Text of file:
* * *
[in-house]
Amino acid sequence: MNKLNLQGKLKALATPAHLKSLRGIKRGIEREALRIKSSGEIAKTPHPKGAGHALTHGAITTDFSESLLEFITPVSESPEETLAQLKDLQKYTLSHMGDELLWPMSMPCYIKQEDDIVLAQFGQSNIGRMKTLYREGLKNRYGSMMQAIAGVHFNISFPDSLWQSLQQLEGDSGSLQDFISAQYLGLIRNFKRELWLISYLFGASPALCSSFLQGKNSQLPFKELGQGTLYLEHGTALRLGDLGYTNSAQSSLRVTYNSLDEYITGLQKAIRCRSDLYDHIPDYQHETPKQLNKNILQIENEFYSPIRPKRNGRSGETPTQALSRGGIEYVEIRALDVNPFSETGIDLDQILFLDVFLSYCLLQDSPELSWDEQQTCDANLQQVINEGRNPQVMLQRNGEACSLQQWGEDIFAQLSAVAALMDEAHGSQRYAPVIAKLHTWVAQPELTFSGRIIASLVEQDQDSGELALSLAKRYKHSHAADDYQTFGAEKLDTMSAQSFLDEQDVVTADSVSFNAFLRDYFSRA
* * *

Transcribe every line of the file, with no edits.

[in-house]
Amino acid sequence: MNKLNLQGKLKALATPAHLKSLRGIKRGIEREALRIKSSGEIAKTPHPKGAGHALTHGAITTDFSESLLEFITPVSESPEETLAQLKDLQKYTLSHMGDELLWPMSMPCYIKQEDDIVLAQFGQSNIGRMKTLYREGLKNRYGSMMQAIAGVHFNISFPDSLWQSLQQLEGDSGSLQDFISAQYLGLIRNFKRELWLISYLFGASPALCSSFLQGKNSQLPFKELGQGTLYLEHGTALRLGDLGYTNSAQSSLRVTYNSLDEYITGLQKAIRCRSDLYDHIPDYQHETPKQLNKNILQIENEFYSPIRPKRNGRSGETPTQALSRGGIEYVEIRALDVNPFSETGIDLDQILFLDVFLSYCLLQDSPELSWDEQQTCDANLQQVINEGRNPQVMLQRNGEACSLQQWGEDIFAQLSAVAALMDEAHGSQRYAPVIAKLHTWVAQPELTFSGRIIASLVEQDQDSGELALSLAKRYKHSHAADDYQTFGAEKLDTMSAQSFLDEQDVVTADSVSFNAFLRDYFSRA